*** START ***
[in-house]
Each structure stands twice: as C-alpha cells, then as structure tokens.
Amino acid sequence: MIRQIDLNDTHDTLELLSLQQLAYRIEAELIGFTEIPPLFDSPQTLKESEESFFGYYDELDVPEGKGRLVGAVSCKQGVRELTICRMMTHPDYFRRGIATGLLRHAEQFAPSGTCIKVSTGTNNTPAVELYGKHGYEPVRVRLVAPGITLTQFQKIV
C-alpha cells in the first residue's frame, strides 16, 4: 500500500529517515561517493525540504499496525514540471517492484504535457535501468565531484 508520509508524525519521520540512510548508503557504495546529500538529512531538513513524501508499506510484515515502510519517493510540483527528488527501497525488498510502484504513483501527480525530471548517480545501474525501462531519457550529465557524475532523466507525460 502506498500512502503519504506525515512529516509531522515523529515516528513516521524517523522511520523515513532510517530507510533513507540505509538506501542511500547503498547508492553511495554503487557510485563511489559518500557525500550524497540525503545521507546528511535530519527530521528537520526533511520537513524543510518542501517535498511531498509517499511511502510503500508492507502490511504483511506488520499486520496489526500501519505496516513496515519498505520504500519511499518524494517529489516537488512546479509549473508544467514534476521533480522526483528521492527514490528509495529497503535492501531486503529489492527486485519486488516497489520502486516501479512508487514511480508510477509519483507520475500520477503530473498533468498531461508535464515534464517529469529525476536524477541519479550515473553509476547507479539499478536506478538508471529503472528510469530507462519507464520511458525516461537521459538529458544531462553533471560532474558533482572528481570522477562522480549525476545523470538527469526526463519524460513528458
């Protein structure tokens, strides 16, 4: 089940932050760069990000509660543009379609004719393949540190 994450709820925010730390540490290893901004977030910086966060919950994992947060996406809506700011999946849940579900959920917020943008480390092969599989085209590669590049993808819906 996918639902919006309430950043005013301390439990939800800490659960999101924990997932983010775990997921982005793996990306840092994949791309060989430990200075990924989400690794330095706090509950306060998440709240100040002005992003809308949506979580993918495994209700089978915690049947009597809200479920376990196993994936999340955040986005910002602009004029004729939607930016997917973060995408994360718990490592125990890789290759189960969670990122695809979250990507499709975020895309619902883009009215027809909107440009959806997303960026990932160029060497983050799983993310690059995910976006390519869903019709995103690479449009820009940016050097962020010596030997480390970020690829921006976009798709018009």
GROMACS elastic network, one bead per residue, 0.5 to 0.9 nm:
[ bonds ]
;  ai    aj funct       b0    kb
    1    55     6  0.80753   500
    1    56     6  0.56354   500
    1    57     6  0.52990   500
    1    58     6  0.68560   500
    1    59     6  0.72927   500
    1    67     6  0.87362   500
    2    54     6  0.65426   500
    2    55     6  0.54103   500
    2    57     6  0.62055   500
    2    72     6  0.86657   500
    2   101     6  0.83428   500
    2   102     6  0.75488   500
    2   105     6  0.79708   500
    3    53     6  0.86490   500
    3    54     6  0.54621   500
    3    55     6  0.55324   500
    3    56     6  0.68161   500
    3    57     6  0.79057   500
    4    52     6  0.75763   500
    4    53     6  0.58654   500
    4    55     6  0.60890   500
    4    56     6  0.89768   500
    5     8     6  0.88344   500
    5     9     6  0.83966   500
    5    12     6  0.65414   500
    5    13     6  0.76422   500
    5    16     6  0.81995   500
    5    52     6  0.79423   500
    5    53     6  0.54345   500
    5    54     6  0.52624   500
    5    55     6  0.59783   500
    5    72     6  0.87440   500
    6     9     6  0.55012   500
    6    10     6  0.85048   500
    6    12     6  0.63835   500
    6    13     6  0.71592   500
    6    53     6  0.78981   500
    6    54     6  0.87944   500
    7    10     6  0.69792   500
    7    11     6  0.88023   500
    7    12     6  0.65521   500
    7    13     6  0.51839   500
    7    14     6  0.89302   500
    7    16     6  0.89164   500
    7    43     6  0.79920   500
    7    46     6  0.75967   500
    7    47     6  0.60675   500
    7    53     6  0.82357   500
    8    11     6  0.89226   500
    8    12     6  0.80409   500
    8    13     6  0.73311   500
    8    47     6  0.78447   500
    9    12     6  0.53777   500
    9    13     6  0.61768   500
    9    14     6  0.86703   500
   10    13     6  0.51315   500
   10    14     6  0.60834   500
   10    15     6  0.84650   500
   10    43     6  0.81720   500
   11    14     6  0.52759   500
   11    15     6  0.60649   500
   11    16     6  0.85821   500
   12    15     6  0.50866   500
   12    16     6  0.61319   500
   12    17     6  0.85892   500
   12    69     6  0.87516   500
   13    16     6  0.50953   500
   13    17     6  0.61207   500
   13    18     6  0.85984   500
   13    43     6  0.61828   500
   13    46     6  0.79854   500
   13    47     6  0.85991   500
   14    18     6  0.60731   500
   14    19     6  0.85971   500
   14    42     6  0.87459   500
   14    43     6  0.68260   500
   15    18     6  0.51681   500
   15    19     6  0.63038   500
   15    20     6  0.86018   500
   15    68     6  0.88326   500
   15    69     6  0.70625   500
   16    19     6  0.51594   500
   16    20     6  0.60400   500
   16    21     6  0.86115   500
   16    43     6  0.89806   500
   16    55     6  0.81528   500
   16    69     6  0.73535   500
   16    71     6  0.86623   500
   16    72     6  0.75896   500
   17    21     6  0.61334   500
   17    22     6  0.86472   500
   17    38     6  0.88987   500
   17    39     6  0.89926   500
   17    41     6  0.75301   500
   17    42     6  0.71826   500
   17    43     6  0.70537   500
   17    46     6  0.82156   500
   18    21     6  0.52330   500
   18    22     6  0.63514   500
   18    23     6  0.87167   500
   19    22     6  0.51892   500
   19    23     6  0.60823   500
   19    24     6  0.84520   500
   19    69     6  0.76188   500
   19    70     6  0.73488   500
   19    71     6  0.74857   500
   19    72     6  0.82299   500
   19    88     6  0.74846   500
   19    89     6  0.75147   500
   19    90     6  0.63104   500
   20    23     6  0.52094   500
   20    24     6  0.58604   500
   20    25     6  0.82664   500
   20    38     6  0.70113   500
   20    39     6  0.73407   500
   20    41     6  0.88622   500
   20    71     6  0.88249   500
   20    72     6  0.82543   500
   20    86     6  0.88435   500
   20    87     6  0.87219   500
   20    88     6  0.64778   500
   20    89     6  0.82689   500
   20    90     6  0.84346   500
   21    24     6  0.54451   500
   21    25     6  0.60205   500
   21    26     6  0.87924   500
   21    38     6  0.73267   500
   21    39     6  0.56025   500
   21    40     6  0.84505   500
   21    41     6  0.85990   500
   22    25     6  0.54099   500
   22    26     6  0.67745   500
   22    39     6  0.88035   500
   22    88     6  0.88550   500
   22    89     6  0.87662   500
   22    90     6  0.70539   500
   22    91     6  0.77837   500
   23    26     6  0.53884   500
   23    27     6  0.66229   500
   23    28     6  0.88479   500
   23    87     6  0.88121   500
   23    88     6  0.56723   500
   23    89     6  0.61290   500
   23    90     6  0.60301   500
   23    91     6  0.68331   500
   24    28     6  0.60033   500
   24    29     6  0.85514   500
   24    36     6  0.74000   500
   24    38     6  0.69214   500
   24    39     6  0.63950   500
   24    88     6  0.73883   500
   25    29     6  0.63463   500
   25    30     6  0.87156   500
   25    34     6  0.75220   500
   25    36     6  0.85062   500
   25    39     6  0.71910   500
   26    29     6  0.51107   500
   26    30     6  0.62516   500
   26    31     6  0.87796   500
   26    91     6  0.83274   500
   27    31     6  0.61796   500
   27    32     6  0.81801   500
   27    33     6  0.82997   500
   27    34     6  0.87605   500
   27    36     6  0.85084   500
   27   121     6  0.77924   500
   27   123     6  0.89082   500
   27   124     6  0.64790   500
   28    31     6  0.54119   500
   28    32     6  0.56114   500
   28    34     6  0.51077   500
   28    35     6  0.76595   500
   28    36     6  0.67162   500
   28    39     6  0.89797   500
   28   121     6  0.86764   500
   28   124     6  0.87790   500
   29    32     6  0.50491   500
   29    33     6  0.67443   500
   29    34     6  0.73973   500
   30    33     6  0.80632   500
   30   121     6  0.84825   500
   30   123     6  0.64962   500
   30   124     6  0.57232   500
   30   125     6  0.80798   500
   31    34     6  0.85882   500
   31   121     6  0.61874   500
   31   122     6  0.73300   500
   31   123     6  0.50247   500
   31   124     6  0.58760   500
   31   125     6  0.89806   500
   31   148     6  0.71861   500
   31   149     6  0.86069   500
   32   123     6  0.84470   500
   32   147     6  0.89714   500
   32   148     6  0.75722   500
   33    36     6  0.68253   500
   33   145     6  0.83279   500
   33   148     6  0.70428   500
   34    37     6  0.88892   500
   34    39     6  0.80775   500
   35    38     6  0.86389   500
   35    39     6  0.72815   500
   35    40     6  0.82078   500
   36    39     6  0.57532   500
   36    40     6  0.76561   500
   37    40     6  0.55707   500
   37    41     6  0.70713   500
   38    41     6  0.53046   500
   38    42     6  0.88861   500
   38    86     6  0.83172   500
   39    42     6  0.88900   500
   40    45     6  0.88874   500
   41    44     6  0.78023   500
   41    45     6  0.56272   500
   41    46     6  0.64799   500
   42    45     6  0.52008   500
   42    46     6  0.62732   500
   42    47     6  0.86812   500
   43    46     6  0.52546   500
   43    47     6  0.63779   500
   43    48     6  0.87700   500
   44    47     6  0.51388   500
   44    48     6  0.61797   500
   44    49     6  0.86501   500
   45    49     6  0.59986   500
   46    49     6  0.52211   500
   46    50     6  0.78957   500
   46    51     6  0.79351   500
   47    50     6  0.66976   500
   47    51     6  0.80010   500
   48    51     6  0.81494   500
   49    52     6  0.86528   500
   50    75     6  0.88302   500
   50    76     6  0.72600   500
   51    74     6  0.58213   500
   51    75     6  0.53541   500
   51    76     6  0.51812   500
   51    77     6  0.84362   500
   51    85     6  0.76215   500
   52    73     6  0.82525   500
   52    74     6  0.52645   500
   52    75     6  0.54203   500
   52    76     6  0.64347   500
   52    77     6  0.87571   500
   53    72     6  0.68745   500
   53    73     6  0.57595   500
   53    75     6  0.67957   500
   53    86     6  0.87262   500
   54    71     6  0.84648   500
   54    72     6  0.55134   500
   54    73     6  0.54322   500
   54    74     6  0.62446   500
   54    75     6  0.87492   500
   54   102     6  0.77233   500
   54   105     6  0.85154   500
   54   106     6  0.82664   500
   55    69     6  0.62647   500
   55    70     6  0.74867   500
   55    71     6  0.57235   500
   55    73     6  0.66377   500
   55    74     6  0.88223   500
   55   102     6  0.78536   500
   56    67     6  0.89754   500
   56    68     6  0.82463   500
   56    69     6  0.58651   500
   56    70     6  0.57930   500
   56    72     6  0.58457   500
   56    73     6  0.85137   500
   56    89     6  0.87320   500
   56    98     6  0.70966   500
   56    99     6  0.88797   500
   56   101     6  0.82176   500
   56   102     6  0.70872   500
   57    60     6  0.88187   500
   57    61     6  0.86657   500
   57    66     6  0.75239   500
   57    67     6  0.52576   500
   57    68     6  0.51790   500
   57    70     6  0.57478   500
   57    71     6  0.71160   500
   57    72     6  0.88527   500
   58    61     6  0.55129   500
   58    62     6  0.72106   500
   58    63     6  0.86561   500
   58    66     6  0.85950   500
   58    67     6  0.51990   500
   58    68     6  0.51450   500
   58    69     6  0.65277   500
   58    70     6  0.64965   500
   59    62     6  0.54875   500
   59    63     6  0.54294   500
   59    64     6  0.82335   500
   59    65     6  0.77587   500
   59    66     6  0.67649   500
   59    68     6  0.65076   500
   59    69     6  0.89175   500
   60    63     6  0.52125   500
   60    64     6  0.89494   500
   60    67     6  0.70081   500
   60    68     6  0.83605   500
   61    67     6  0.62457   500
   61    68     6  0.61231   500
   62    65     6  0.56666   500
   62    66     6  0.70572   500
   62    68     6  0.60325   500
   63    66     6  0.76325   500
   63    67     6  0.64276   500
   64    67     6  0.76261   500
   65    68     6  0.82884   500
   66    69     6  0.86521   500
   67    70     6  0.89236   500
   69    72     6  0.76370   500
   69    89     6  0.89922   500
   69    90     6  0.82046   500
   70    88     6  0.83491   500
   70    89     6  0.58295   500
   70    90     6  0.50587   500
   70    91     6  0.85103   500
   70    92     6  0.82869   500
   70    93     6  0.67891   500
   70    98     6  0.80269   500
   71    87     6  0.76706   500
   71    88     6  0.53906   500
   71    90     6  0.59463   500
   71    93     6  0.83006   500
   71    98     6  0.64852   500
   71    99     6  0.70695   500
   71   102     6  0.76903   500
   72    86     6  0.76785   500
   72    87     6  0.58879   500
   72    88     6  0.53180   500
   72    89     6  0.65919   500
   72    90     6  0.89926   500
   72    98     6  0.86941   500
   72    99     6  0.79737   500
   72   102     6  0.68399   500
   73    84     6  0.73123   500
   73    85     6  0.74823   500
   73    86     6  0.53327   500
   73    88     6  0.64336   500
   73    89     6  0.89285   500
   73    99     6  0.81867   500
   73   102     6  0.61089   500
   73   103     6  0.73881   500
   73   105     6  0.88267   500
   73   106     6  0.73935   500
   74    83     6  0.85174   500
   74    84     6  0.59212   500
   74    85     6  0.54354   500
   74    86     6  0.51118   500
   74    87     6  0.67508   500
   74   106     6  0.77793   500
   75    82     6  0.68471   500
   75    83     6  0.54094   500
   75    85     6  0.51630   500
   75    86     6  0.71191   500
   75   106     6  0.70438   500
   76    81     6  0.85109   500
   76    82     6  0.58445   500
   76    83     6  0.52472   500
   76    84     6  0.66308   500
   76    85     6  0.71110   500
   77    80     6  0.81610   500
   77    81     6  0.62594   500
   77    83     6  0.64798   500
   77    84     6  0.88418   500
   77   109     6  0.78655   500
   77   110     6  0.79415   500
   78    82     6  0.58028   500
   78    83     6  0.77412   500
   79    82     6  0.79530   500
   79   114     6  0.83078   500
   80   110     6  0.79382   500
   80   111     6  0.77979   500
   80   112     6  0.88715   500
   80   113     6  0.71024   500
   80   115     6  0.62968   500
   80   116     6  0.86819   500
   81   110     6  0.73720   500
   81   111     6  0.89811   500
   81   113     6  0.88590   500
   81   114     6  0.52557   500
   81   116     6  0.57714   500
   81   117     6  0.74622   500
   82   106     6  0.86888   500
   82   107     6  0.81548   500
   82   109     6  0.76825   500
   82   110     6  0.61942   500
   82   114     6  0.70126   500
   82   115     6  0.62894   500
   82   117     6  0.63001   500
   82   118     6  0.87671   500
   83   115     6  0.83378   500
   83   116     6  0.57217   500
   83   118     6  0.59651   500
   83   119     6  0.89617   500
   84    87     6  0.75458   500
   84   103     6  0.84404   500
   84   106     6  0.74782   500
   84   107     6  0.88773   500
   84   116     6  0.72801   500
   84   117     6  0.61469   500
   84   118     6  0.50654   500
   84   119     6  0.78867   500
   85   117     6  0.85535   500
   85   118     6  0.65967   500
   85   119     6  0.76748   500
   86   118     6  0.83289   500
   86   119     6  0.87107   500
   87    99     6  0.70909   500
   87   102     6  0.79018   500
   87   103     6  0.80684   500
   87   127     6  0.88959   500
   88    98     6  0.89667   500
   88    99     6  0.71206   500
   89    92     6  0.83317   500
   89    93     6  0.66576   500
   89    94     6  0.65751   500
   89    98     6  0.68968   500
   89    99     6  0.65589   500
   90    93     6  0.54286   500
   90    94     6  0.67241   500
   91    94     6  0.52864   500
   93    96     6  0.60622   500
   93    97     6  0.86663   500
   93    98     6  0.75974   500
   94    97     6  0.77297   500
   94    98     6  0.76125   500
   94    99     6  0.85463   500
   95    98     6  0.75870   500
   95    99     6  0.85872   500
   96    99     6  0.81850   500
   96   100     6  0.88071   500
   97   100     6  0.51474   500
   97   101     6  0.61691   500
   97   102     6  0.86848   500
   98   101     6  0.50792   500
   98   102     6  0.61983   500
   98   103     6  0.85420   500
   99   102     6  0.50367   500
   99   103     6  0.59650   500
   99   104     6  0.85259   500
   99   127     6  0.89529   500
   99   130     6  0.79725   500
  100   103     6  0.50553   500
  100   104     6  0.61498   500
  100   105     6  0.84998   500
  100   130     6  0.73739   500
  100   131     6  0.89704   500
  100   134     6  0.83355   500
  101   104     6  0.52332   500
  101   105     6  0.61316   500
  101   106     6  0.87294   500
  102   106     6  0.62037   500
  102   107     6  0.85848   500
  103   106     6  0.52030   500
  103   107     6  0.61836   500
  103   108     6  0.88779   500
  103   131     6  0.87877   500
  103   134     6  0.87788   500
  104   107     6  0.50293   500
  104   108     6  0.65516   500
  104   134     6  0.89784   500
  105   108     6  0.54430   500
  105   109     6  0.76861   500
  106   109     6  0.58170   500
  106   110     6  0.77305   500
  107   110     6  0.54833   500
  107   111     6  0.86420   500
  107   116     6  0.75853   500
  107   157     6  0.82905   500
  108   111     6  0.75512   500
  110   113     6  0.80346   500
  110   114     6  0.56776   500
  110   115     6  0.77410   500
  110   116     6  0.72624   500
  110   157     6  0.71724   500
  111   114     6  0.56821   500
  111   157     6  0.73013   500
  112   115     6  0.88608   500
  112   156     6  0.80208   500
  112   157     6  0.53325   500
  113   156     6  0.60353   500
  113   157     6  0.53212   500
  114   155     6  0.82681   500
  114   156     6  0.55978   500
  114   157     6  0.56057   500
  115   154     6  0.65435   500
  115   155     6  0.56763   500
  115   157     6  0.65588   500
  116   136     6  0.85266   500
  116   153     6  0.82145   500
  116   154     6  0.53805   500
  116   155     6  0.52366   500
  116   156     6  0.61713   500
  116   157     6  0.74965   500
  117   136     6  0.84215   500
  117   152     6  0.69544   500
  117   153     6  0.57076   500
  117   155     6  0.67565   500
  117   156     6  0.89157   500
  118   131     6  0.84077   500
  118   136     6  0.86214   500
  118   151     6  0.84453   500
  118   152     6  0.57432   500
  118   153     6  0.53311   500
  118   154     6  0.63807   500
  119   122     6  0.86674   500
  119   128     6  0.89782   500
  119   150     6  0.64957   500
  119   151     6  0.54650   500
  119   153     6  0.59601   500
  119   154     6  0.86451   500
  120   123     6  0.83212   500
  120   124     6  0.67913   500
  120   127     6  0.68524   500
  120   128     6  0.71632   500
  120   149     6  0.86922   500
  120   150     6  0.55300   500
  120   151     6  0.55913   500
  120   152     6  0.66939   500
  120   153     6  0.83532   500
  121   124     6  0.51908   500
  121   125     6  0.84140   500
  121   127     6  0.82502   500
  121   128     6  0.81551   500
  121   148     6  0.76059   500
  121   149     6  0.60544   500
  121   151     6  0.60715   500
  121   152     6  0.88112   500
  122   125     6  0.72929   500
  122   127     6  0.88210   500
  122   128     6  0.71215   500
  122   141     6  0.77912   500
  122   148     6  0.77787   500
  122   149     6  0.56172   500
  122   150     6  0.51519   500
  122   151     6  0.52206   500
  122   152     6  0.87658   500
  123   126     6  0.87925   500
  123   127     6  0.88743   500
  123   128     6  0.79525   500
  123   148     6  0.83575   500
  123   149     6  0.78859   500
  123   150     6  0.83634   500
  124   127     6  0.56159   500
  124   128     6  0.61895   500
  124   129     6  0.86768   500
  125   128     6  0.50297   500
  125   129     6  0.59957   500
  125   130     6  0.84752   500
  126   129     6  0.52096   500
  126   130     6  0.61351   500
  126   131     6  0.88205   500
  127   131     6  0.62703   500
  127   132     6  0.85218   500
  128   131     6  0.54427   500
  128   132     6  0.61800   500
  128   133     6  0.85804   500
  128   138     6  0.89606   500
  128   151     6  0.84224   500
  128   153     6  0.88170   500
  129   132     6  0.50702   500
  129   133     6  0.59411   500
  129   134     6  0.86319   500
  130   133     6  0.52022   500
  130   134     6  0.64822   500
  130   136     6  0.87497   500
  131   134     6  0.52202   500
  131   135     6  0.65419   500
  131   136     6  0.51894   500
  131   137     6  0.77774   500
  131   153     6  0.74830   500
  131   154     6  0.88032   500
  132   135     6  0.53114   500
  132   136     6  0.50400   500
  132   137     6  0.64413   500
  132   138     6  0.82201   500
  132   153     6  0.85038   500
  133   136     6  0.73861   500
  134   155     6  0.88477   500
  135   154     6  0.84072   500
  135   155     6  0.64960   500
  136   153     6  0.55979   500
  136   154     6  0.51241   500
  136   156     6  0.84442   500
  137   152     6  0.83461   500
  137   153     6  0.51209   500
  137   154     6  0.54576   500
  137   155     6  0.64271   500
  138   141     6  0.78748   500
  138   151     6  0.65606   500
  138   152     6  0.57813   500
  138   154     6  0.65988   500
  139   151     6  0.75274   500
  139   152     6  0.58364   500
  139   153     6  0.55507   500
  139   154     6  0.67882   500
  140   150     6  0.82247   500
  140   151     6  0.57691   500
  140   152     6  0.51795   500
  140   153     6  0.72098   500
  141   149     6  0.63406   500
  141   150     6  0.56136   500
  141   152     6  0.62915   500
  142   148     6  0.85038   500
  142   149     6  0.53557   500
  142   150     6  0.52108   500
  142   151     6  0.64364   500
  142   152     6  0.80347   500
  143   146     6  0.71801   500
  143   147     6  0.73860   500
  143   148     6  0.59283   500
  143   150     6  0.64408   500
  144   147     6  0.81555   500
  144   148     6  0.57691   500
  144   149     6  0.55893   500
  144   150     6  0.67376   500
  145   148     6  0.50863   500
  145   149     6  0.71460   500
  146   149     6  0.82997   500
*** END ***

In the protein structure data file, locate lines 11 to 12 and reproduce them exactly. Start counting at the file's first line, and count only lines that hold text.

    1    57     6  0.52990   500
    1    58     6  0.68560   500